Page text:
Cosby trial take two: What you need to know

Bill Cosby arrives for a pretrial hearing in his sexual assault case, Friday, March 30, 2018, at the Montgomery County Courthouse in Norristown, Pa. (Matt Slocum/AP Photo)

Bill Cosby arrives for a pretrial hearing in his sexual assault case, Friday, March 30, 2018, at the Montgomery County Courthouse in Norristown, Pa. (Matt Slocum/AP Photo)

UPDATED: This story has been updated to reflect the outcome of jury selection and recent motions in retrial.

Today, Bill Cosby again faces a jury over charges that he drugged and sexually assaulted a woman in 2004.

The first time around, jurors brought in from Allegheny County could not agree on a verdict over these same charges, leading Montgomery County Judge Steven T. O’Neill to declare a mistrial.

This time, there’s a new jury, new defense attorneys, and a new era of accountability for sexual assault, guaranteeing the trial won’t just be a rerun of the first.

The alleged crime

Cosby, the celebrated comedian and television star, stands accused of three counts of aggravated indecent assault arising from a 2004 sexual encounter with Andrea Constand.

Constand testified that Cosby befriended her when she worked for Temple University’s women’s basketball program. At that time a trustee of the university, Cosby invited her to dinners and offered career advice. One night in 2004, Constand said she was wracked by indecision about quitting her job at Temple. At his request, she went to Cosby’s Cheltenham home for dinner and mentorship. While at the house, Constand said Cosby gave her wine and three pills, saying “these will help you relax.”

After taking the pills and a sip of wine, Constand said her legs became “rubbery,” and Cosby helped her to a couch. When she became “frozen,” her body unresponsive, she said he put his fingers in her vagina and her hand on his penis. She said she passed out for hours. He was 66 years old, she was 30.

Constand went to the authorities in 2005, about a year after the alleged assault. Then-Montgomery County District Attorney Bruce Castor declined to press charges at the time.

Ten years later, the district attorney’s office quietly reopened the case and filed charges just before the statute of limitations ran out, in late 2015.

The accuser

Constand, a former basketball player with sky-scraping curly hair, is a massage therapist living in Ontario, Canada. She played college basketball for the University of Arizona and professionally in Europe, before taking a supporting role for the women’s team at Temple University.

She testified that she looked to Cosby for advice about finding a new path, and she was nervous about quitting her job at Temple the night of the the alleged assault. He encouraged her to go into sports broadcasting.

“I trusted him. I wasn’t scared of someone making an advance at me or a pass at me,” she said.

During the first trial, attorneys asked Constand why she continued to talk to Cosby after he made passes at her before the alleged assault.

“I trusted him and and wasn’t scared of him in any way,” she responded.

When Montgomery County prosecutors initially declined to press charges against Cosby in 2005, Constand sued the entertainer in civil court. They settled for an undisclosed sum in 2006, but not before Cosby gave sworn testimony that would eventually surface.

The evidence

That there was sexual contact is not up for debate. Cosby described touching Constand and giving her pills in sworn deposition testimony he gave as a part of the 2005 civil suit she filed. He maintains that the encounter was consensual.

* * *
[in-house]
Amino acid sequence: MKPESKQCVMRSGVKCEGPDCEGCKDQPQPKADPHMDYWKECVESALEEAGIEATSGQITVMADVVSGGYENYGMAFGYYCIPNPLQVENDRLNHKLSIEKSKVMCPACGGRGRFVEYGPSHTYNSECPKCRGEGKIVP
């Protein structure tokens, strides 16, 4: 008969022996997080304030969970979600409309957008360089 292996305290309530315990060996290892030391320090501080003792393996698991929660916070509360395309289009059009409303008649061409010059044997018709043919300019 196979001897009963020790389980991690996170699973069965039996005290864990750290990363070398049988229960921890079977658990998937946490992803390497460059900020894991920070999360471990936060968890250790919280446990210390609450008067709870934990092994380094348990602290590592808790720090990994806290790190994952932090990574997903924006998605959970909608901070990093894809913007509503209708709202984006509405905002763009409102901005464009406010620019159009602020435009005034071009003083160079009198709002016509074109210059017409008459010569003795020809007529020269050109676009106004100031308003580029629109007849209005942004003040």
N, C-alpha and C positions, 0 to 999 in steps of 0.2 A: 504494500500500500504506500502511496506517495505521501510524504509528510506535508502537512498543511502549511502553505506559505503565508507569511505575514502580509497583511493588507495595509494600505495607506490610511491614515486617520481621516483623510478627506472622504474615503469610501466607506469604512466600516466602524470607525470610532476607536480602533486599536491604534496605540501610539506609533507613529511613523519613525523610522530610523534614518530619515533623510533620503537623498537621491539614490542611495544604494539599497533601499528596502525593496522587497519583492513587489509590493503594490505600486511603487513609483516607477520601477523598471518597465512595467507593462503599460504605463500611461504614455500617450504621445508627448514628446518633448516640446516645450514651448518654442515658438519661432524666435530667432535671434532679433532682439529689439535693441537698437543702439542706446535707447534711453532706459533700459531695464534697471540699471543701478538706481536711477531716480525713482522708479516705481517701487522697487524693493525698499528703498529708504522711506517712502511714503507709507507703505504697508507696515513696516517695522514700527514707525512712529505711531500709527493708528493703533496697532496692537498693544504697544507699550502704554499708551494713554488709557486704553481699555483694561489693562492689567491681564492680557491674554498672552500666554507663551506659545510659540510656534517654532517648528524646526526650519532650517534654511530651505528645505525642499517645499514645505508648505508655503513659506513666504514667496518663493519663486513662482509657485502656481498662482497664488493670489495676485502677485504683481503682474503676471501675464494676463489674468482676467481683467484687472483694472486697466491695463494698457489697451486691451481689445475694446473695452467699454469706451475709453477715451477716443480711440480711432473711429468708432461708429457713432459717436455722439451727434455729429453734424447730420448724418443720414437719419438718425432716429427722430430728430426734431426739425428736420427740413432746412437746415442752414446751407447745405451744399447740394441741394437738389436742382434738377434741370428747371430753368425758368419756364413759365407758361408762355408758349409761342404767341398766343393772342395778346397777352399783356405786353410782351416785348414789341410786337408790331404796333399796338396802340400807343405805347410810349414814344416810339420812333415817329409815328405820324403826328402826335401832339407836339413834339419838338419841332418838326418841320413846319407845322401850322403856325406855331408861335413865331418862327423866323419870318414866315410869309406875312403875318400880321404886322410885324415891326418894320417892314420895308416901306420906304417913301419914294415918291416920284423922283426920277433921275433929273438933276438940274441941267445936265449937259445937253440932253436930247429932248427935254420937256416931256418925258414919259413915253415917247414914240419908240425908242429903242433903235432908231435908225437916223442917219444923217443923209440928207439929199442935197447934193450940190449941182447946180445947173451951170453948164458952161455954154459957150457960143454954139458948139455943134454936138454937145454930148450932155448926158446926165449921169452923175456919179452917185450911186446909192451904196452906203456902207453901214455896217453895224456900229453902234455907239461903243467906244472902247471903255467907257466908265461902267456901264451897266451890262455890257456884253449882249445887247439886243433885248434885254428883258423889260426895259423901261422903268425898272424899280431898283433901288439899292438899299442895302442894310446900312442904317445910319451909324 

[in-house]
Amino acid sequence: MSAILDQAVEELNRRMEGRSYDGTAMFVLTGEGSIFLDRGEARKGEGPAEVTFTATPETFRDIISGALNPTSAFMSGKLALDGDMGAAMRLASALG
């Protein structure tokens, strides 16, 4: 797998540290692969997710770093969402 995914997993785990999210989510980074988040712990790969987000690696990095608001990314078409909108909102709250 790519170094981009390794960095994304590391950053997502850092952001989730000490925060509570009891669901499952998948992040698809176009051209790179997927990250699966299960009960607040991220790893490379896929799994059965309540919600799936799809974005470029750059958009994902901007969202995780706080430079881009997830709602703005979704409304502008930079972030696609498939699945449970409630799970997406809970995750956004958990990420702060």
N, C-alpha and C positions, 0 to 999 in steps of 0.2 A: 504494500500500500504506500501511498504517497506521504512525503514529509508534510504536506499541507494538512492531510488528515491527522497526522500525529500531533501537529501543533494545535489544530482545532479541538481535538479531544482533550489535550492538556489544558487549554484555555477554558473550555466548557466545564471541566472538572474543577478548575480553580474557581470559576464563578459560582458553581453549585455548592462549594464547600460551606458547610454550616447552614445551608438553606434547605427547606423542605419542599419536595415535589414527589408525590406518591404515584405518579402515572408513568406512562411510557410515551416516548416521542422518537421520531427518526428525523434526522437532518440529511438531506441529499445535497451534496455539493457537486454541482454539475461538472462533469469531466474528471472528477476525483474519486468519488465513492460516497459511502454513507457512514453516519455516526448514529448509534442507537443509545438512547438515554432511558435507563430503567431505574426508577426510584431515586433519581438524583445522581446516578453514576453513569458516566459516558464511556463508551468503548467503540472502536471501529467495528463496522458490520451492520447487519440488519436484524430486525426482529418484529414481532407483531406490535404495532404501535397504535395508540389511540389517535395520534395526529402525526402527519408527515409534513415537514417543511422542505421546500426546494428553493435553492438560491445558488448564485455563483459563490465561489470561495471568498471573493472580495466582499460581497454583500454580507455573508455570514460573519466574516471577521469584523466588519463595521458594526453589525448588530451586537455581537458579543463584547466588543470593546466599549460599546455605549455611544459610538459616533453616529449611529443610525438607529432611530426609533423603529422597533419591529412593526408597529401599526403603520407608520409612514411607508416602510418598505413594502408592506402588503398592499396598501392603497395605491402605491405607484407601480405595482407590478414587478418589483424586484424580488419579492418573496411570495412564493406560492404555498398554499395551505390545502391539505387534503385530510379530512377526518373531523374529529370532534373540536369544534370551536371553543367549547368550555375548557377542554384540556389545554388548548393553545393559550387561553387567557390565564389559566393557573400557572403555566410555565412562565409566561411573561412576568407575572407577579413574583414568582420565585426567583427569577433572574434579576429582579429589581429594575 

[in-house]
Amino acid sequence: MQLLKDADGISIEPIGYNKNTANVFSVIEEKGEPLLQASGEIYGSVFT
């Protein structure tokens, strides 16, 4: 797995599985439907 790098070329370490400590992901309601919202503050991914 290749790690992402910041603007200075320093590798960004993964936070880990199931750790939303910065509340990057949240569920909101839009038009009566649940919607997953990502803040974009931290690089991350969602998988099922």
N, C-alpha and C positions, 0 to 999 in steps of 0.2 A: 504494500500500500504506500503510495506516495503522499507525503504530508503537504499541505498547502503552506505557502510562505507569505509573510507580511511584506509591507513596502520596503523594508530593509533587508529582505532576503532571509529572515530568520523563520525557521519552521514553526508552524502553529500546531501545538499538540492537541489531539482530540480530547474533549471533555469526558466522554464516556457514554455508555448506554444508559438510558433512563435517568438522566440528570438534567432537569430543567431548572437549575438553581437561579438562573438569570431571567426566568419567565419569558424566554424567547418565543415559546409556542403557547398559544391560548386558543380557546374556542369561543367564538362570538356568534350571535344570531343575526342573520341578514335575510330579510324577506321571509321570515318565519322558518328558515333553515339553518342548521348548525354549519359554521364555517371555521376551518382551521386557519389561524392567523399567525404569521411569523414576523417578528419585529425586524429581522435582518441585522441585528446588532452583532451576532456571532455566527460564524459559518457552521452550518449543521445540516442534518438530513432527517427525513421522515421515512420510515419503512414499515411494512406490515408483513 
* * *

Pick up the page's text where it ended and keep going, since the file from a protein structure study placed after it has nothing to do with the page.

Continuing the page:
A judge unsealed that testimony in 2015, bringing new details about the encounter to light. That led to a new investigation by the county district attorney’s office — and then to criminal charges.

Excerpts of Cosby’s testimony were read from a transcript during the first trial. They include Cosby’s admission that, during the 1970s, he obtained several prescriptions for quaaludes, which he gave to women before sex. Ahead of the retrial, Cosby attorney Becky James argued that this testimony should be barred from entering trial. O’Neill agreed, and jurors will not be able to hear this testimony again.

To bolster its case, the prosecution asked to call 19 women who say Cosby also drugged and sexually assaulted them. O’Neill allowed five of them, and only women with allegations dating back as far as 1982. Cosby is not on trial for these women’s claims, but they are allowed to testify to help a jury determine whether the 80-year-old comedian has a signature criminal pattern of behavior.

Then there’s the question of cash. Lead defense attorney Tom Mesereau, who previously defended Michael Jackson against child molestation charges, has asked to talk about how much money Constand received from Cosby from the civil suit during trial, saying it will show “just how greedy this person was.”

Prosecutors argue this information shows Cosby had a guilty conscience and was trying to cover his tracks. O’Neill ruled that the settlement agreement can be used in trial but not any information about its negotiation.

The jury

Attorneys sent out 3,500 jury questionnaires to Montgomery County residents in the weeks leading up to trial. Over four days in April, they whittled the pool of potential jurors based on responses to those questions and statements made under oath. They asked about everything from whether jurors had family members in law enforcement, to their opinion of the #MeToo movement.

Nearly all potential jurors responded that they had heard about the allegations against Cosby, and more than half said they already had an opinion about his guilt or innocence

In the end, the attorneys agreed on seven men and five women, whose ages appear to span the mid-20s to mid-60s. Two jurors are black, while the rest appear to be white.

The Associated Press contributed to this report.

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